Conversation No. 2: I am not Loki.

There are times when I reflect on the moments of Kensi’s surgery remembering the peace beyond comprehension that had generously covered us. She was having a brain tumor removed . . . a BRAIN TUMOR, but at times we treated it like she was having her appendix taken out. There truly was a peace that surrounded us, reminding us that God was completely aware of what was going on, and that He had no intention of abandoning us. After all, I had already been told that I wasn’t Job.

But I had seen the movies and read the books. I had watched the hospital scenes, the grand crescendo of teary music where the smiling patient looks at the doctor and says, “I’m going to be okay, right doc?”

The doctor does not smile. He looks at the loving family members whose joy is fading to a solemn understanding of the news he is about to calmly reveal. “Ma’am. There was a complication.”

I could see it all running through my brain—maybe because my mind has a tendency to create plot lines on a whim, or maybe because I have always had a flare for the dramatic. I pictured the team of surgeons that frequented our room somberly entering with their clipboards in hand. They would smile gently at Kensi, and then the head surgeon would say, “Mr. and Mrs. Brandenburg, may we speak to you in the hall.” I had already been through one of those moments a few days before. I would know that a talk away from our child meant bad news. Then . . . BAM! They would drop the news on us that would change our lives forever.

Several years ago, I watched a dear friend live out Philippians 4:8 – the verse in the Bible that tells us to think on things that are true. All the signs were there that she was miscarrying her third child, but being miles from her doctor, she chose to think on what was true. As far as she truly knew, she was pregnant. When she got home, the doctor confirmed what she had chosen to believe—she would deliver a healthy baby girl. Since that moment, despite my flair for turning every situation in my life into a novel, I have tried to pull out the absolute truth in the moments of my life—to separate the facts from the “what ifs”, or the “what could be”. But sitting in a hospital room, with a child who you had raised on organic foods, had never had a need for an antibiotic, and had always had a perfect check-up, was now resting in a bed with a tube coming out of the top of her skull and a series of stitches running down the back of her head. This was my new truth.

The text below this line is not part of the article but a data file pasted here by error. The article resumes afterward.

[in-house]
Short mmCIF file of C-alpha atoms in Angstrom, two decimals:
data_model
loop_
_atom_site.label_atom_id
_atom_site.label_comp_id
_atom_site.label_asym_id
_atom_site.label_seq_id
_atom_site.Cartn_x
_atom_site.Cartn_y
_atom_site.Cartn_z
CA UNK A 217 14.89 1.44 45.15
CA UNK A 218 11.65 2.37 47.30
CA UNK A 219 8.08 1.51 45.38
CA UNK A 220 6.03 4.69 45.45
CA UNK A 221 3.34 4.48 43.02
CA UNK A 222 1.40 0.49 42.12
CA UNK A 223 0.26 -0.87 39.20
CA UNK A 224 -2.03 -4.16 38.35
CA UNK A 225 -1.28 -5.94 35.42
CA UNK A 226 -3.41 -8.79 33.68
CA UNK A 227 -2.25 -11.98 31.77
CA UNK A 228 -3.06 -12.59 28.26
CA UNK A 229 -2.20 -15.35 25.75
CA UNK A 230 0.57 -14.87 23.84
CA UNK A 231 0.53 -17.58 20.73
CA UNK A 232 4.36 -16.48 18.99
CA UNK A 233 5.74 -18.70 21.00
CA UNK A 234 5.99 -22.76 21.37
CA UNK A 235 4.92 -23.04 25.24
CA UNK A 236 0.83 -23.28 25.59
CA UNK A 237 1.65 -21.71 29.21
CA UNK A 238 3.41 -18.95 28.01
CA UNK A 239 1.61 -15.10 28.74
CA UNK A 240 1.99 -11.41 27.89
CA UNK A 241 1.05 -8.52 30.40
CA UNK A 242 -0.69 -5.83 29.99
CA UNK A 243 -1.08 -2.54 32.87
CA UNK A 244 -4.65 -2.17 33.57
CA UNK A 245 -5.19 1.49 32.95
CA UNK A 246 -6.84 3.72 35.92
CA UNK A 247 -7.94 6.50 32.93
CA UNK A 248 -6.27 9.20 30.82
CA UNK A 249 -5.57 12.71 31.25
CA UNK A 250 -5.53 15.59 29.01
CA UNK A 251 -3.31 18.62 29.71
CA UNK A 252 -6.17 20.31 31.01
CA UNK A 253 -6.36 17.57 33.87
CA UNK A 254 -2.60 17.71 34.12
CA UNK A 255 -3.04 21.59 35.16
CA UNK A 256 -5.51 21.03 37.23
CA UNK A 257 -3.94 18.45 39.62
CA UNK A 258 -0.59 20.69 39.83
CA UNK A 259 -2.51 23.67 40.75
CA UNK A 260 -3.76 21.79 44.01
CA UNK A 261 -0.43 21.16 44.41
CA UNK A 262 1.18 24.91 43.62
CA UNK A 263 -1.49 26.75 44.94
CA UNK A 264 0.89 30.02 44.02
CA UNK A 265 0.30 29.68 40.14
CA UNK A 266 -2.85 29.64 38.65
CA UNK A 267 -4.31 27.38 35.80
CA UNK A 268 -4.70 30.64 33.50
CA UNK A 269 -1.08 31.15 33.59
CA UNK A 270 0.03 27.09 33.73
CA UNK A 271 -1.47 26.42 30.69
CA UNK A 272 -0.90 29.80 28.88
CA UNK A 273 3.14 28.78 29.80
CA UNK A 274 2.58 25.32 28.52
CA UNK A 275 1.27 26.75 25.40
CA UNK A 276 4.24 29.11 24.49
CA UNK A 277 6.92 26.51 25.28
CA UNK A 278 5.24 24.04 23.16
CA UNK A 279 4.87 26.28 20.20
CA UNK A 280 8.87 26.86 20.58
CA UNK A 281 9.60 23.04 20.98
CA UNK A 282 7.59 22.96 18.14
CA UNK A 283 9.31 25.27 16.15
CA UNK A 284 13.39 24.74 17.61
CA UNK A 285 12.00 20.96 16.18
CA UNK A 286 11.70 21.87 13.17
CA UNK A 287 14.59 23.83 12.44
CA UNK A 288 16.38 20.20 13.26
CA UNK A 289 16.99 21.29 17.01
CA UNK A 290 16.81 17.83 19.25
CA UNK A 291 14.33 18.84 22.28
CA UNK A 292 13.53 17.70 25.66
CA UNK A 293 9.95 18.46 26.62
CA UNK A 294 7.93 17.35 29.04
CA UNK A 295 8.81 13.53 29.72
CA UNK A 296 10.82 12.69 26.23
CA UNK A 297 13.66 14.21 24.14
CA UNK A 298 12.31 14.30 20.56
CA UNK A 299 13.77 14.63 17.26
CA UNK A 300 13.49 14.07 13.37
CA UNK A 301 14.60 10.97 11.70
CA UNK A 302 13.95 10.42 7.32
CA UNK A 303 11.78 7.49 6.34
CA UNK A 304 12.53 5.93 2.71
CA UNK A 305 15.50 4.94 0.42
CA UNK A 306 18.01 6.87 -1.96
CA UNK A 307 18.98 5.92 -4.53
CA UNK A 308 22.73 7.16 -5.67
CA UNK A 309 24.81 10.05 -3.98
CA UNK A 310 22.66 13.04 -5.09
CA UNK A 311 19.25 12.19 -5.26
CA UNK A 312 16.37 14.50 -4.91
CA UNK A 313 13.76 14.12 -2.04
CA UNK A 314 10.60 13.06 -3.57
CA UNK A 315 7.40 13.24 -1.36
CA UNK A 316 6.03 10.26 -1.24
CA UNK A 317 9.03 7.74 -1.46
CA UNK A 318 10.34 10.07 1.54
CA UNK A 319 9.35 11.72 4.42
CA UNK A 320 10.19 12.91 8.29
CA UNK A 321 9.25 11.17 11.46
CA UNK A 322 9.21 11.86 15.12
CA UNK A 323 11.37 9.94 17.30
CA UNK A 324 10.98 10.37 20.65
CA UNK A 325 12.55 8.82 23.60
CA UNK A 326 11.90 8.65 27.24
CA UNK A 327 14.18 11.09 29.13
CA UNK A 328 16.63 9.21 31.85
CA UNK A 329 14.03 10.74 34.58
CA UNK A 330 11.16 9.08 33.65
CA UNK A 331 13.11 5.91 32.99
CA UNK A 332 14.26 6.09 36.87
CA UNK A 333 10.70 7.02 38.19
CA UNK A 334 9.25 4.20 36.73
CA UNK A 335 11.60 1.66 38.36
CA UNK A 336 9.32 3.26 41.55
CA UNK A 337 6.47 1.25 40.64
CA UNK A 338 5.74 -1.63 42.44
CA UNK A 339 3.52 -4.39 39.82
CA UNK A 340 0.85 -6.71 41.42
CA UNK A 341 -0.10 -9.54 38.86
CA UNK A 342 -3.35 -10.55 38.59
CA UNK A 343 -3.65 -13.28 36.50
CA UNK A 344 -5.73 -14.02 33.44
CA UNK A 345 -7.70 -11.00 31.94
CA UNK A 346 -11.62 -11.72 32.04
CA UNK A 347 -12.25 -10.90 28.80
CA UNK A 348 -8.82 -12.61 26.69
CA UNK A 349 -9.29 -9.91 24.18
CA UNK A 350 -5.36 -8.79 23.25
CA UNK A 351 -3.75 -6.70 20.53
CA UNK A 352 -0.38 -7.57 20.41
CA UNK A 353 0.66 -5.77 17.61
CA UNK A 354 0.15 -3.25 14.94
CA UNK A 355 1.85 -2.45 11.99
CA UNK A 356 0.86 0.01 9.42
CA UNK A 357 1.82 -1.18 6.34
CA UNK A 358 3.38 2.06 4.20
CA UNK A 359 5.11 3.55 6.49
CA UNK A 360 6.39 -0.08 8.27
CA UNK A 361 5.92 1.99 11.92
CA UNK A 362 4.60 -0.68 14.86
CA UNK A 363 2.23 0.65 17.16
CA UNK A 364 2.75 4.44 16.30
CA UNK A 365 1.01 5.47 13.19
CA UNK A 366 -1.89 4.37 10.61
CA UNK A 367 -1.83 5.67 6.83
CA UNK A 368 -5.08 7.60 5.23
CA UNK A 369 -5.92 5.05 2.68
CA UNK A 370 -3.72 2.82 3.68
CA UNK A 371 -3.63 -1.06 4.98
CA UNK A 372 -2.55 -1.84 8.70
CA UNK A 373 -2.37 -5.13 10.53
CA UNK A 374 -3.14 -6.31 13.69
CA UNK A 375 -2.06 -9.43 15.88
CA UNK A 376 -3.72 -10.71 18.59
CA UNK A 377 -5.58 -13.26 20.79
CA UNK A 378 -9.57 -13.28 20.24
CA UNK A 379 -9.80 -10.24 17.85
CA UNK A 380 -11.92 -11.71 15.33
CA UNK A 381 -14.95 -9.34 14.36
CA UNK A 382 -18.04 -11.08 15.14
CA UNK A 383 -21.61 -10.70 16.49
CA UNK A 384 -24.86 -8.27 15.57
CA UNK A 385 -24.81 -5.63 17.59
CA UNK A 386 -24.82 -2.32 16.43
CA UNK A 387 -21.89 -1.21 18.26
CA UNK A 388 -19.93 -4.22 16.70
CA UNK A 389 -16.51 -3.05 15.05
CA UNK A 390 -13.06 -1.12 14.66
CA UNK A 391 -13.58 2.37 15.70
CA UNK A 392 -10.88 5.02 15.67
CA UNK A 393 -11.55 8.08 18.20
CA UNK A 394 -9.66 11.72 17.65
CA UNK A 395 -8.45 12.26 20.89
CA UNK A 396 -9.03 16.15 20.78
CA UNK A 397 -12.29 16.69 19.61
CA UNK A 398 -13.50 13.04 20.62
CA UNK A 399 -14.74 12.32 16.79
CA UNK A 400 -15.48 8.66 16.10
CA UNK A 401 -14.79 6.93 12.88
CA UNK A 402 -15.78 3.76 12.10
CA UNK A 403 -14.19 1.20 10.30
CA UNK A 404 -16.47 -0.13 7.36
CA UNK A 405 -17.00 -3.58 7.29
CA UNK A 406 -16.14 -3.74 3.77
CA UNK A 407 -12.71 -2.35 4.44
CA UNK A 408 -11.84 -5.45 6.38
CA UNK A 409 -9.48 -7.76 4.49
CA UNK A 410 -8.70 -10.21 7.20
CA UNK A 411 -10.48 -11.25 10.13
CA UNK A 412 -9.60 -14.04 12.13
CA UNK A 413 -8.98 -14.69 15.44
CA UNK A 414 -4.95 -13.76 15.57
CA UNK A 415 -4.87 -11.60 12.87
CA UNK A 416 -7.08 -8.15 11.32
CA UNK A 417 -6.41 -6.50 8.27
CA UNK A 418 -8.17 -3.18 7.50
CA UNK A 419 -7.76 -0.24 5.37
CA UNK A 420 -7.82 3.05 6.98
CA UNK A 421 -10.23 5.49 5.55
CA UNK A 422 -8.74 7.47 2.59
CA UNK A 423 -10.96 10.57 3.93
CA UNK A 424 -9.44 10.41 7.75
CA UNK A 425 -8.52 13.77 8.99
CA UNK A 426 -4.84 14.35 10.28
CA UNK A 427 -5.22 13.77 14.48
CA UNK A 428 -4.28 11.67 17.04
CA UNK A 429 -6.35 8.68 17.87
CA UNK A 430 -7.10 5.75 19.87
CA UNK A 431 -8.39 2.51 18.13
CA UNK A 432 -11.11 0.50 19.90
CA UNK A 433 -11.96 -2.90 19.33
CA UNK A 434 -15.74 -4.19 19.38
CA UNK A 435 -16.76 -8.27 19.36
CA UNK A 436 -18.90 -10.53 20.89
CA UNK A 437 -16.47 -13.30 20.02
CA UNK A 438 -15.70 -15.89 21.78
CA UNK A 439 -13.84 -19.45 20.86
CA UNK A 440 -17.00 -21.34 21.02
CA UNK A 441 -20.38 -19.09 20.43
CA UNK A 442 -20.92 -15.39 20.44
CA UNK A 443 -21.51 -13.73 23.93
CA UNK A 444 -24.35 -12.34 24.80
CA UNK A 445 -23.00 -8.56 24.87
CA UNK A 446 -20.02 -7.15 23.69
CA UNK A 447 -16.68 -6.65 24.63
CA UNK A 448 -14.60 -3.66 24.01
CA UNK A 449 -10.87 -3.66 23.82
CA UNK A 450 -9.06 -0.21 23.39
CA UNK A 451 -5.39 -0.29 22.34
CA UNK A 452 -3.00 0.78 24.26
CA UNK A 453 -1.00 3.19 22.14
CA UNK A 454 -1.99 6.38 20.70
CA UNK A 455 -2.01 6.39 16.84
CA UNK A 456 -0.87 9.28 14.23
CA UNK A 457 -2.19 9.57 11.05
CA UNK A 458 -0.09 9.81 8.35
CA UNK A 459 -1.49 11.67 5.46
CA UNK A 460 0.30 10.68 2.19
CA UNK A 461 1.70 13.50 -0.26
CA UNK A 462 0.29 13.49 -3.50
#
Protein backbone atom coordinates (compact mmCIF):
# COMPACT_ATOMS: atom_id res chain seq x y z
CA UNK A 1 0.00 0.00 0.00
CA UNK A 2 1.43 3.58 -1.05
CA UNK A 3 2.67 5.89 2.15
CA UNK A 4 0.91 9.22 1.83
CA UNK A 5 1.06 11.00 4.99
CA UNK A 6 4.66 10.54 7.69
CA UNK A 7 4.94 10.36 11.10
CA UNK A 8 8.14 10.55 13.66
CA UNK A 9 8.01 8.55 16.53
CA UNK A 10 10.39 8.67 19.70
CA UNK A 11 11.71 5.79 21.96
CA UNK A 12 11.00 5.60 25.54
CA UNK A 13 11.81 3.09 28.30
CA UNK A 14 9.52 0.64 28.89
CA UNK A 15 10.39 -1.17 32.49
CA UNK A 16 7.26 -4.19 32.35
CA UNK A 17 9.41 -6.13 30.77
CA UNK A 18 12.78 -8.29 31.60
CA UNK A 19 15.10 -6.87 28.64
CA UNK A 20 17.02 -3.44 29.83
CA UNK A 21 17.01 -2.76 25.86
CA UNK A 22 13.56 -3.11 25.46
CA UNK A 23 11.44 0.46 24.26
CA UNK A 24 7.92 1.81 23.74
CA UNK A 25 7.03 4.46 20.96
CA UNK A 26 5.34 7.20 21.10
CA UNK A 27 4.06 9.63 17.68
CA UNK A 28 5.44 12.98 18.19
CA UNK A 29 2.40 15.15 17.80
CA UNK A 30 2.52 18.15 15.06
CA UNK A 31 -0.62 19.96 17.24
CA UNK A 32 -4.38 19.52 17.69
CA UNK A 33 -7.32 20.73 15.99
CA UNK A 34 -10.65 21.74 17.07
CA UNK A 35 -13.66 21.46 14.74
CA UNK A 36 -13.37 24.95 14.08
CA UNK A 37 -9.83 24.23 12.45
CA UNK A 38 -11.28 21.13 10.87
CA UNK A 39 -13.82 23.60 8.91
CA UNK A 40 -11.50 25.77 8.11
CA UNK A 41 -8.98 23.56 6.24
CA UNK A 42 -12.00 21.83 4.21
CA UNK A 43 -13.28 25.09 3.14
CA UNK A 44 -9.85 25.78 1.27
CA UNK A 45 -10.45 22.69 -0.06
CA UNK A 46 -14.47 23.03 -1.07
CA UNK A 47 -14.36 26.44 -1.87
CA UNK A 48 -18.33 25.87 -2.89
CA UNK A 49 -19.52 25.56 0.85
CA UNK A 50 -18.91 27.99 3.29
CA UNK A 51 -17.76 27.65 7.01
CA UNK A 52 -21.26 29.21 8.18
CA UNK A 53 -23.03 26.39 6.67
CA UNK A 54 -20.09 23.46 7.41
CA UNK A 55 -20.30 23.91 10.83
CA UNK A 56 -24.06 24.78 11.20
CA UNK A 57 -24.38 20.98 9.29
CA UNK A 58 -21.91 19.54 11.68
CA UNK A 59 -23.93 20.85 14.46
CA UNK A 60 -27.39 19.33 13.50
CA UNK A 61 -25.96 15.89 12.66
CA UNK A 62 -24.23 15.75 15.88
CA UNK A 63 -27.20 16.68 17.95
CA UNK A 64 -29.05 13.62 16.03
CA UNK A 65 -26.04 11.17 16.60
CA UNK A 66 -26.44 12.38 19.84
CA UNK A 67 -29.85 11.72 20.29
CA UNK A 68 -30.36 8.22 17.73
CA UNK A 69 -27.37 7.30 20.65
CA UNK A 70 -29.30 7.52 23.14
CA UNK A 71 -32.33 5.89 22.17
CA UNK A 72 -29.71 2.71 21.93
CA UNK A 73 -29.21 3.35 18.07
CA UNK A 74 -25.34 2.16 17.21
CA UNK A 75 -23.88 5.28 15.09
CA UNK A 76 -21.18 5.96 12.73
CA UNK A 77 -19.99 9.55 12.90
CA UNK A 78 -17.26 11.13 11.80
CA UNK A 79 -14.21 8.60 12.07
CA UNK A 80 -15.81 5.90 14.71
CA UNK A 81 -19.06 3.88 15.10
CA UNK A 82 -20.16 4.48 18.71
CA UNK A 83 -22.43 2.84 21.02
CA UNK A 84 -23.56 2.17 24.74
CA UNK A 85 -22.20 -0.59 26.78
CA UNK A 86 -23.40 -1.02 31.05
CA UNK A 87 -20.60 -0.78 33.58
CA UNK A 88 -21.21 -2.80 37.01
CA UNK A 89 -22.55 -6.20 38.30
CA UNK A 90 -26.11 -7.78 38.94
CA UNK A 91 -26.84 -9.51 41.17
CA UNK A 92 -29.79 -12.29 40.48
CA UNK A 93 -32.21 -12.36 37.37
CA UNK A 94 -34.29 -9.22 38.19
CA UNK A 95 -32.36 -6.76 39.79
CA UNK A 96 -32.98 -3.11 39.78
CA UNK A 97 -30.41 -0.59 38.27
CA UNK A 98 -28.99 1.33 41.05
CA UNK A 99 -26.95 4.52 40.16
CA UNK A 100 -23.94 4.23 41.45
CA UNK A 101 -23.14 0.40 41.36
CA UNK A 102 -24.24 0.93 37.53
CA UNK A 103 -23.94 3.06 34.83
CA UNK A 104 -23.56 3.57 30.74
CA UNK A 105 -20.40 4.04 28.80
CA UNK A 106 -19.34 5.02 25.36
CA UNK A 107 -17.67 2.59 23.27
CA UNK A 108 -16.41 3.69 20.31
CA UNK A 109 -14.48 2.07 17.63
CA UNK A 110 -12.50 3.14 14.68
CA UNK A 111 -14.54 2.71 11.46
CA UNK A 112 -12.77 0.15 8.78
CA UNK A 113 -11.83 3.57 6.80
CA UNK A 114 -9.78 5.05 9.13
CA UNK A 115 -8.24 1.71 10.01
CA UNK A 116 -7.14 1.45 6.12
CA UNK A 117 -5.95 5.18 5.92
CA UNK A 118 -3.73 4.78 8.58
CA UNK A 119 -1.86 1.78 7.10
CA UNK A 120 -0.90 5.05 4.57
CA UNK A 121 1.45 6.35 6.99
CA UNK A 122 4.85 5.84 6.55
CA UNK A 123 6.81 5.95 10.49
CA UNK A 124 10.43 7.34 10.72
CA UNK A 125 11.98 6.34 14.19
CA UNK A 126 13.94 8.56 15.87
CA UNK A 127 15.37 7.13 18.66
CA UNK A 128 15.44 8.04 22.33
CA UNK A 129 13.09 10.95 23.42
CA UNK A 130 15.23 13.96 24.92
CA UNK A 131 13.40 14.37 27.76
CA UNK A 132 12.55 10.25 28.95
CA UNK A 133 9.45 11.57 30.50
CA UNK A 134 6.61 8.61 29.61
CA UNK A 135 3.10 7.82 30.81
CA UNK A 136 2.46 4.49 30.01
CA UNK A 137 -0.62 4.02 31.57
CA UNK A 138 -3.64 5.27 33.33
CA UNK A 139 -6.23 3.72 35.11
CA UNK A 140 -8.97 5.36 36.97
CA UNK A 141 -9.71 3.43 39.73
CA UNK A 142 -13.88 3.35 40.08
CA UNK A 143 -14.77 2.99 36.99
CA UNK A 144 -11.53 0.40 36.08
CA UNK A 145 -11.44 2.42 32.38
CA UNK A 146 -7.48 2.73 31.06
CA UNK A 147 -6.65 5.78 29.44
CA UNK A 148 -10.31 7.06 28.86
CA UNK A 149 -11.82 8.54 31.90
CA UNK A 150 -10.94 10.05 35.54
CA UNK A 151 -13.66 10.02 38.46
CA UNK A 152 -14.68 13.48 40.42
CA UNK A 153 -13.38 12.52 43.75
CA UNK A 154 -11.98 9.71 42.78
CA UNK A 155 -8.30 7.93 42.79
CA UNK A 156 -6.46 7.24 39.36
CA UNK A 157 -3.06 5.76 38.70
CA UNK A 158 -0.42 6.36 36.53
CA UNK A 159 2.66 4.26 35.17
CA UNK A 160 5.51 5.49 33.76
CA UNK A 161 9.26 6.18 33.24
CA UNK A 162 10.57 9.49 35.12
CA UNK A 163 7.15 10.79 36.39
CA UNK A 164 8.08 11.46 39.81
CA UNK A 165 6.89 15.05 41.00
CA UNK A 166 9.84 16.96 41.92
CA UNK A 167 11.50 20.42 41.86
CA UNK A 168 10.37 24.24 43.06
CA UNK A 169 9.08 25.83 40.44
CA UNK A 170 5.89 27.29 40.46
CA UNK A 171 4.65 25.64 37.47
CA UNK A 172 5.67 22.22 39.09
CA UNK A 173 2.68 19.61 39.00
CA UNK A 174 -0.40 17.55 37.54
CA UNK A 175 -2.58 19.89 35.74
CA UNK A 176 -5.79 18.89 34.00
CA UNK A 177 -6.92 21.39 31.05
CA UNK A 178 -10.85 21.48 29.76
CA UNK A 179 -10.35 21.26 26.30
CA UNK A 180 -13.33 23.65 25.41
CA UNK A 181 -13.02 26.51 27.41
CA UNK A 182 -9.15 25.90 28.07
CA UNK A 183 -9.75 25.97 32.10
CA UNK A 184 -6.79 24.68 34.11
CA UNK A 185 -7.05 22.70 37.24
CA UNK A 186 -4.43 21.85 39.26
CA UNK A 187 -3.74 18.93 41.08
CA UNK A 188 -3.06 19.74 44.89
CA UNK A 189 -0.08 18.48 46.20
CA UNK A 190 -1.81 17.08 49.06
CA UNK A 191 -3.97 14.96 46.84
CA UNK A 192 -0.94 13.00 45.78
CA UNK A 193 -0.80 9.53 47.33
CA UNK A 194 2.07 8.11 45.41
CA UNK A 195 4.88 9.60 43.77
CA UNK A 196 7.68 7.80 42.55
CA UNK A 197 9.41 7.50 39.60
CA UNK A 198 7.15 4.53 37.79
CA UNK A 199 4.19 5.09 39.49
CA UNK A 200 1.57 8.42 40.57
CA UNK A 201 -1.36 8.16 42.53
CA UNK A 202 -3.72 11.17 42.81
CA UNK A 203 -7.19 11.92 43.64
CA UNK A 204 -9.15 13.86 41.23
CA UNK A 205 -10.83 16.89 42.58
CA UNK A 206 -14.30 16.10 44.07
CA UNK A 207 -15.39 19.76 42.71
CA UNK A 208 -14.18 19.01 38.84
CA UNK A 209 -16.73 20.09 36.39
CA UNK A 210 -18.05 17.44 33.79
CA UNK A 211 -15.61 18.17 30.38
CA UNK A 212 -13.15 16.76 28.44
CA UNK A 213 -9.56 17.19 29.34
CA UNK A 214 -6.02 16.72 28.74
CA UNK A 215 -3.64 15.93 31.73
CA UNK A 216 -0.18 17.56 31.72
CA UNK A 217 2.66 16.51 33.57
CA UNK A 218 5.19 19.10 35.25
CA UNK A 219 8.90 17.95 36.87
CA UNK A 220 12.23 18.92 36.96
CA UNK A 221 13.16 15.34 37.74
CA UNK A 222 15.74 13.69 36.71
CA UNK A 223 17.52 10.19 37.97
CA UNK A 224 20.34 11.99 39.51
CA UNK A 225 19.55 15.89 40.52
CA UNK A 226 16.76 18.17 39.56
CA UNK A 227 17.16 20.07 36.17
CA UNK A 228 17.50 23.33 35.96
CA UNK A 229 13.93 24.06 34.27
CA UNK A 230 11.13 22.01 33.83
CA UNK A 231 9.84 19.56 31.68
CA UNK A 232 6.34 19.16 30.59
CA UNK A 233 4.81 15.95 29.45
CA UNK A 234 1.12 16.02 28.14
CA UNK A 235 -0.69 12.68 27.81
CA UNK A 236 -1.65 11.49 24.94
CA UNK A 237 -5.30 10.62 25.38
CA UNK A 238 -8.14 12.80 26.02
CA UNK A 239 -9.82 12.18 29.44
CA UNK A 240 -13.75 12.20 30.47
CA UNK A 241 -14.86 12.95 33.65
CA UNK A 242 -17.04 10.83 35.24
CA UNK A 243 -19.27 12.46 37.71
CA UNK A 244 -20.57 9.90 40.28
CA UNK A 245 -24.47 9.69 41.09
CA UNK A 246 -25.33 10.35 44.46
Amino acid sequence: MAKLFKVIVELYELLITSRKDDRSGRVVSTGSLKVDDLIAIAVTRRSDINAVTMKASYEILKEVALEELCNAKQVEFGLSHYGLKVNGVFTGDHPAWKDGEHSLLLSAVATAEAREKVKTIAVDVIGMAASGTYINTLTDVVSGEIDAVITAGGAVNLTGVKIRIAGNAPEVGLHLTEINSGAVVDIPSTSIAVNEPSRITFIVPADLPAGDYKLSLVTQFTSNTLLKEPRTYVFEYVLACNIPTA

I let go of the hold I had on my thoughts, allowed them to wonder into worry to the point that I felt like I would suffocate if I stayed in the room much longer. I took a break, a walk to the “bathroom”—to think, to cry, to get a hold of myself. It was in that moment that God and I began to talk again. It was clear, and kind of funny, but I knew what He meant as soon as I heard it. I AM NOT LOKI.

The first image that popped in my brain was the Marvel movies epic portrayal of the Norse god—thin faced, pale, with two large gold horns on his head, his long cloak flying open as he walked towards me and his black hair blowing angrily in the breeze. That was the Loki I saw. At first it made me giggle, but I got it. I knew what God was saying.

In Norse mythology, Loki was the god of trickery and deceit. He was usually portrayed as a scheming coward whose motives were purely selfish. I believe in a loving God, who has never deceived me. If I choose to believe on what is true, then I can believe on that. Numbers 23:19 says, “God is not human, that He should lie, not a human being, that He should change his mind. Does He speak and then not act? Does He promise and not fulfill?” God is not a god of lies; He is the God of love. John 3:16 declares that He loves the whole world . . . why would I have any reason to believe that I was not a part of that?

The surgeons had told us that she was healing miraculously. They would enter the room and say things like, “Well, all we can say is that you’re doing great!” They were amazed at the ten-year-old girl who was eating on her own, making crafts everyday, and ordering Pad Thai for dinner! So, why had I believed that God was suddenly going to write a dramatic twist into our story? Had he not carried us this far? At that point, we hadn’t heard the results of the tumor’s biopsy. We still had a hurdle to jump, but God had just told me that he wasn’t a trickster. He wasn’t going to let me go. Even if the results were not what we had hoped for, He would be walking with us just as he had been since the moment we realized He was there!

Bad things may happen in our lives; we were never promised that they wouldn’t. The truth is . . . God is not Loki! He is not a god of myth who seeks to pull the proverbial rug out from under you . . . the world might, but He won’t. He is the one true God who will be there to catch you, brush you off, and stand you back up again. Do not be deceived, my beloved brethren. Every good thing given and every perfect gift is from above, coming down from the Father of lights, with whom there is no variation or shifting shadow. (James 1:16-17) – LHB

 

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